Some businessmen complain that all too often the path to completion of any
project can be blocked by corrupt officials.


Azerbaijan Agrees on Oil Pipe Route
May 10, 1998

MOSCOW (AP) - Azerbaijani President Geidar Aliev on Sunday endorsed
construction of a pipeline that would carry Caspian Sea oil through Georgia
and Turkey instead of through Russia.

Aliev told visiting Turkish President Suleyman Demirel that he favors the
pipeline running from Baku, Azerbaijan's capital on the Caspian, through
Georgia to the Turkish Mediterranean port of Ceyhan.

Aliev did not elaborate on his decision, saying only the Turkish route is the
``only, one'' one for Azerbaijan. A pipeline running from the Caspian to
Russia's Black Sea port of Novorossiisk has also been proposed.

Oil from Azerbaijan started flowing through a preliminary Russian pipeline
last fall.

Aliev said preparations for the Turkish pipeline must be completed this year,
the Interfax news agency reported.

The 1,075-mile pipeline is expected to cost $2.5 billion and would be capable
of carrying 6.4 million barrels of oil a year.

Azerbaijan's state oil company is part of an international consortium
developing the country's Caspian Sea reserves, which are believed to be the
world's richest after the Middle East.


Kremlin Watching Krasnoyarsk Election Race 'Calmly' 

8 May 1998
[translation for personal use only]
"Our Commentary" by Vadim Gorshenin: "Lebed: Tiraspol,
Khasavyurt, Krasnoyarsk. Next Everywhere?..."

The Krasnoyarsk political and business elite is already starting to
chew its nails: The results of the second round of the gubernatorial
elections are already clear to it. The 10-percent gap in kray inhabitants'
preferences that developed in the first round is too big for Zubov to
bridge. But this testifies first and foremost that the kray administration
has itself been unable to become a unified and effective team.
Otherwise it would have been able to draw conclusions and build a
harmonious action program, bringing very specific mechanisms into play. 
First, starting to work with the Communists even before the first-round
results were announced. A massive campaign by Petr Romanov's supporters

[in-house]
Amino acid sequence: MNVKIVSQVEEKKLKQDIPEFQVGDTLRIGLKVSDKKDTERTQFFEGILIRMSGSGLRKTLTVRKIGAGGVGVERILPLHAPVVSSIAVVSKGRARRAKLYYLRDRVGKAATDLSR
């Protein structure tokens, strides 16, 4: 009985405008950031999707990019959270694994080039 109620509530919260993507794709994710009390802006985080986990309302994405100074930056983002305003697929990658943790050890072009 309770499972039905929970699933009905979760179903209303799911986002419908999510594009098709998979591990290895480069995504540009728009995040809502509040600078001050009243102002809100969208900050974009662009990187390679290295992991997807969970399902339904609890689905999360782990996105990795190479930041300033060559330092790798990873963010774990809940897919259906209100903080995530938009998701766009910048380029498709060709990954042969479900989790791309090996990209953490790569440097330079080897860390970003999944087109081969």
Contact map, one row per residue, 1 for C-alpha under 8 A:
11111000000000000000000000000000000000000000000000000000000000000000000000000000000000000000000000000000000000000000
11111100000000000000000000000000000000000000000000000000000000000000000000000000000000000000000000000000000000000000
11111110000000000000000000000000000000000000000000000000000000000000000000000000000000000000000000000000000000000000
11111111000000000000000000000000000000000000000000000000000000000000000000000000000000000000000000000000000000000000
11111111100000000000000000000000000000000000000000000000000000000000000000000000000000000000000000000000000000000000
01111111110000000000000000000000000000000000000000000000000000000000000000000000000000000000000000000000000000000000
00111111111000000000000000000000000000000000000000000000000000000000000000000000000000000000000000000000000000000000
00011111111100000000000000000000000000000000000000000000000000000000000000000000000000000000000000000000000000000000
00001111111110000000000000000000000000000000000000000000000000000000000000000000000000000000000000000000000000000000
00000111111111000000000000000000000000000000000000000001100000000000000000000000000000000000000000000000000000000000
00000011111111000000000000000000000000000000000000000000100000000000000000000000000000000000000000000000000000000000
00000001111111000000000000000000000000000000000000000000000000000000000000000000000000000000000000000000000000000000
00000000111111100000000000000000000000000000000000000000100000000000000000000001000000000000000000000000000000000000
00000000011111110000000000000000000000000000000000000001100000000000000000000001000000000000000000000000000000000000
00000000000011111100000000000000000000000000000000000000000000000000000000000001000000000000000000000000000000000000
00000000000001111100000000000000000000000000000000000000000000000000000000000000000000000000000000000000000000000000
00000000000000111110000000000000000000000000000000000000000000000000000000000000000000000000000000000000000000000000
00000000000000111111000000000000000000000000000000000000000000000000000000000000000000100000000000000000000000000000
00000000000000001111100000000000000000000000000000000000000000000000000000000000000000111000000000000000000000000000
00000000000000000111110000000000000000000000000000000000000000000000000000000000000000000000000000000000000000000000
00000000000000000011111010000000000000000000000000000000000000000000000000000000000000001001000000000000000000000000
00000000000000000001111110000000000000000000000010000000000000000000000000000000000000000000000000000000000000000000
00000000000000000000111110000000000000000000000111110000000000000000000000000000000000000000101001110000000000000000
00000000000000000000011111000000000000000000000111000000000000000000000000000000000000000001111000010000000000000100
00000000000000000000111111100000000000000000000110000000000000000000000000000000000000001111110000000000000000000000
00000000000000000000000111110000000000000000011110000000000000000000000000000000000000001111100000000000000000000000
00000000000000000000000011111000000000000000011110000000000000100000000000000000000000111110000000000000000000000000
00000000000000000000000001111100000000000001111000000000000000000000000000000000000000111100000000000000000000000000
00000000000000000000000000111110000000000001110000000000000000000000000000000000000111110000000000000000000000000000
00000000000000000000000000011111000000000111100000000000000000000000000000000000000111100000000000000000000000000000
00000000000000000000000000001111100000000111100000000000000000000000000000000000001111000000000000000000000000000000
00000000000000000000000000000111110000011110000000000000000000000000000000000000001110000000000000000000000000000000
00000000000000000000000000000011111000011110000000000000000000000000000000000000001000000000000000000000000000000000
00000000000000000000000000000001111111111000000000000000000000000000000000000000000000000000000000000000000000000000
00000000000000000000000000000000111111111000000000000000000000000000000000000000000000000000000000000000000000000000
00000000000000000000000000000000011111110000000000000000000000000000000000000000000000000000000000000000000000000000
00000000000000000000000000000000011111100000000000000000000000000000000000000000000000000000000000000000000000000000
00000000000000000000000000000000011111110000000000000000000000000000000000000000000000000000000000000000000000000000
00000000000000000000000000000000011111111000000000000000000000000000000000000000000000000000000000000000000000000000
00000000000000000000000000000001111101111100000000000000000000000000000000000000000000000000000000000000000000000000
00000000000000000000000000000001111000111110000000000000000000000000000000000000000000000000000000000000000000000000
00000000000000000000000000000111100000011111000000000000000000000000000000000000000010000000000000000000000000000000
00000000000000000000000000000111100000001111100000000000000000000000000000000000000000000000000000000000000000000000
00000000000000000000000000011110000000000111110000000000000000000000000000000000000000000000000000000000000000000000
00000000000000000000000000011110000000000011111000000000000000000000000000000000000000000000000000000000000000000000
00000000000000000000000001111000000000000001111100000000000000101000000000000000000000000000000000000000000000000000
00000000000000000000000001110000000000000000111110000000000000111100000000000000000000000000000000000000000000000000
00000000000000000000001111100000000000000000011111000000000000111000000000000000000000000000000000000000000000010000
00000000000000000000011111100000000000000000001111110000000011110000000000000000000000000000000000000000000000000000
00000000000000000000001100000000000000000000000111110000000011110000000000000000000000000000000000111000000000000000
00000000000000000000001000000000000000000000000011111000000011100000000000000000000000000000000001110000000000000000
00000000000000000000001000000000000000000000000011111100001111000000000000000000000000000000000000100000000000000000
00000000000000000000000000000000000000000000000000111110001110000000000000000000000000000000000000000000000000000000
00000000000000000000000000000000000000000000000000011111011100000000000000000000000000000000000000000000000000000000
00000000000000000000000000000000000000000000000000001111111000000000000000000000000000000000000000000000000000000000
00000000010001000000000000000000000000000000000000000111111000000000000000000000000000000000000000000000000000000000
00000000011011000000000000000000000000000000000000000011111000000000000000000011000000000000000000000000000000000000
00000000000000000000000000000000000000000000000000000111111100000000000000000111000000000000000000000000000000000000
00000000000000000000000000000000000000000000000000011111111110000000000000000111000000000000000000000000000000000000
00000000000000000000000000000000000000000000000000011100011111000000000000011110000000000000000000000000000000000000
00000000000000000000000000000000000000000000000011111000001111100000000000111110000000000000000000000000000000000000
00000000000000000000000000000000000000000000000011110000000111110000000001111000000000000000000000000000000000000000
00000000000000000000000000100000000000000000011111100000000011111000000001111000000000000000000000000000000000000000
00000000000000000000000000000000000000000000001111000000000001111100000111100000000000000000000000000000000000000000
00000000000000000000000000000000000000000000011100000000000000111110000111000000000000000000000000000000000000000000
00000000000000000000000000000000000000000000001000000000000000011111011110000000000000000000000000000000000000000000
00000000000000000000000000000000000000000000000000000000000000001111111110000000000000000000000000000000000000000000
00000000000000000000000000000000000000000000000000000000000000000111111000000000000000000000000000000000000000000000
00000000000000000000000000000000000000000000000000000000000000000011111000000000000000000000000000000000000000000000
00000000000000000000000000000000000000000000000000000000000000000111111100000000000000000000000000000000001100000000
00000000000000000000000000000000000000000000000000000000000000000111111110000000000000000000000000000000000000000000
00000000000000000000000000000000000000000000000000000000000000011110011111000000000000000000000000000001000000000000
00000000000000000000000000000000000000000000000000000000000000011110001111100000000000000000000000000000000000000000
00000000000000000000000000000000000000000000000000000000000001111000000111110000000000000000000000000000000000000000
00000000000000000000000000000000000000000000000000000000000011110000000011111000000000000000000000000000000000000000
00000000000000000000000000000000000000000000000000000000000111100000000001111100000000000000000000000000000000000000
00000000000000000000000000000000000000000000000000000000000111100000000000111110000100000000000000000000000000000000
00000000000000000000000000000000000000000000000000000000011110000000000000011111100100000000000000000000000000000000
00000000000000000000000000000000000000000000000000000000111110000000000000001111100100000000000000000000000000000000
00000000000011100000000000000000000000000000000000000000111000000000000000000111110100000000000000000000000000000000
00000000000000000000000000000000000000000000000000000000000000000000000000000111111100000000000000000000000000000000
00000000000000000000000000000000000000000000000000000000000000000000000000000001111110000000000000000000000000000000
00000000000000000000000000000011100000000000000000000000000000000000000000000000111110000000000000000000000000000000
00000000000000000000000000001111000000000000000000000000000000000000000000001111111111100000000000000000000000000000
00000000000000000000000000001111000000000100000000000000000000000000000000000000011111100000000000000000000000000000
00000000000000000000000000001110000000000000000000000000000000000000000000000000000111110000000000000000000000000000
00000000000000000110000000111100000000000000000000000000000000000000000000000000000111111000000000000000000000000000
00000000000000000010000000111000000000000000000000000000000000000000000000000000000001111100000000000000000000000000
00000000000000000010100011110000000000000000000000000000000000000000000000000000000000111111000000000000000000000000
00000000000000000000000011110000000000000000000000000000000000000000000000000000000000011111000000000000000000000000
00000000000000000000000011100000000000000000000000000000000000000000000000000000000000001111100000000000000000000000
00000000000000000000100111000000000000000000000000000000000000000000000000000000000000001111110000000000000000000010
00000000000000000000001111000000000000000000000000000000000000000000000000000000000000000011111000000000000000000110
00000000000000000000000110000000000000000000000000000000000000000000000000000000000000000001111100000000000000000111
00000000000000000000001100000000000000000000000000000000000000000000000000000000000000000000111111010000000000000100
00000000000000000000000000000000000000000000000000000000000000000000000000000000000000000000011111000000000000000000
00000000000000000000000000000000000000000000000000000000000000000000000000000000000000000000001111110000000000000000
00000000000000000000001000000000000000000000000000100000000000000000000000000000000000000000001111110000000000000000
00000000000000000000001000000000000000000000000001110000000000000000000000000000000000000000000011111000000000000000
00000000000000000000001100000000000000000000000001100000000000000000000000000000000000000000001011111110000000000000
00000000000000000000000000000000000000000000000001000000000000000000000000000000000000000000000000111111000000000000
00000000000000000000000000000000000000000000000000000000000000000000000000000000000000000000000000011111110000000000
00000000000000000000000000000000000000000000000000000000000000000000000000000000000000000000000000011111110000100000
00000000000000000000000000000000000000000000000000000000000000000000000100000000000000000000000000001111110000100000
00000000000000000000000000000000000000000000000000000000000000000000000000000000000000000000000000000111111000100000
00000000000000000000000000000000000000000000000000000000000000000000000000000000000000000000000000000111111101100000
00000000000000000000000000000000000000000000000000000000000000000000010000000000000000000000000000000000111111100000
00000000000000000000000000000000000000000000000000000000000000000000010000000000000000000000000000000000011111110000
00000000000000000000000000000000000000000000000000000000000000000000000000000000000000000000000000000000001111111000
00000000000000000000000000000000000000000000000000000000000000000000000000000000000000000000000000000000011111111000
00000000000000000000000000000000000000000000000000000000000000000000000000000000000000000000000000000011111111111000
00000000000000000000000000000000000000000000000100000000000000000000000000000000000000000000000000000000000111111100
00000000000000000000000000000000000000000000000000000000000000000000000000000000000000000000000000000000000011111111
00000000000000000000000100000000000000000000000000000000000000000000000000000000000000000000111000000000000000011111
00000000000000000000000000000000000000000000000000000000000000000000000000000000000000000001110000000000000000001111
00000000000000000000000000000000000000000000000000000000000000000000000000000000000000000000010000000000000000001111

could have cut the gap between Zubov and Lebed to 5 percent. This was not
done, and the recent statement by Gennadiy Zyuganov, who thought long and
hard about which side to take in the battle, is not capable of changing
anything now. His fellow party members in Krasnoyarsk had already adopted
a decision to vote against both contenders or not participate in the
election at all.
The second thing the kray administration could have done was to reduce
the number of polling places. Since, for example, more than 72,000 Norilsk
voters cast their votes for the general and only 10,500 for the current
governor it would have been possible to carry out a simple ploy: Keep only
one polling place and make it highly inaccessible for the majority of
voters. Zubov could have organized similar actions in some other rayons
This was not done, and the result is obvious. Zubov's ultimatum to
Boris Yeltsin yielded nothing, merely confirming the assumption that it is
Lebed who will be the next governor of Krasnoyarsk Kray. Incidentally, a
Pravda source in the Presidential Staff assessed the current governor's
statement as a major stupidity, saying that the kray is a donor and does
not get transfers from the federal center.
All the indications are that Zubov intended this step as a loud
slamming of the door. The sound that came out was a squeak. The governor
failed to offload his headache onto the Kremlin. Although, as the saying
goes, all is not lost. The center will worry about the situation only if
the elections in Krasnoyarsk are deemed invalid, and this is something
within the power of Zubov and the local elite.
As is known, Lebed already has two warnings for violating campaigning
rules. Zubov has as yet received only one. If the Krasnoyarsk Electoral
Commission treats all the candidates equally and, for example, gives them
each two more warnings, lo and behold - - a way out of a hopeless
situation. Such an action would achieve the planned goal: The Kremlin
would start twitching. But Lebed would not start seeking nomination again:
Why should he, when he can tell voters' meetings about the provocation
perpetrated against him by the center. Just as he previously used to talk
about Khasavyurt.
As yet, however, our information is that people in the Presidential
Staff are watching what is happening calmly. This is precisely why Boris
Berezovskiy has backed the hero of Khasavyurt so openly.
The person actually to blame for the fuss is triumphing. As
Krasnoyarsk Electoral Commission official Natalya Suboch told Pravda, today
there is to be a court session to examines Lebed's suit against the
electoral commission at which the question of rescinding the warnings
against this candidate is to be examined. The former army commander is
confident of winning.
But even he has something to rack his brains about today: What to do
after he wins. He does not have a team of professionals; nor does he have
a vision of how to turn the situation around in the kray given the
possibility that the Kremlin will ignore his every action. What has he to
set before voters as a serious claim for the president's seat in Moscow in
a year's time? How can he avoid making a fool of himself after his loud
descriptions of himself as a professional in all things? And, finally, the
main question that Lebed is asking himself today is: Will victory at the
gubernatorial level not be the beginning of the end for him as a contender
for the Kremlin apartments?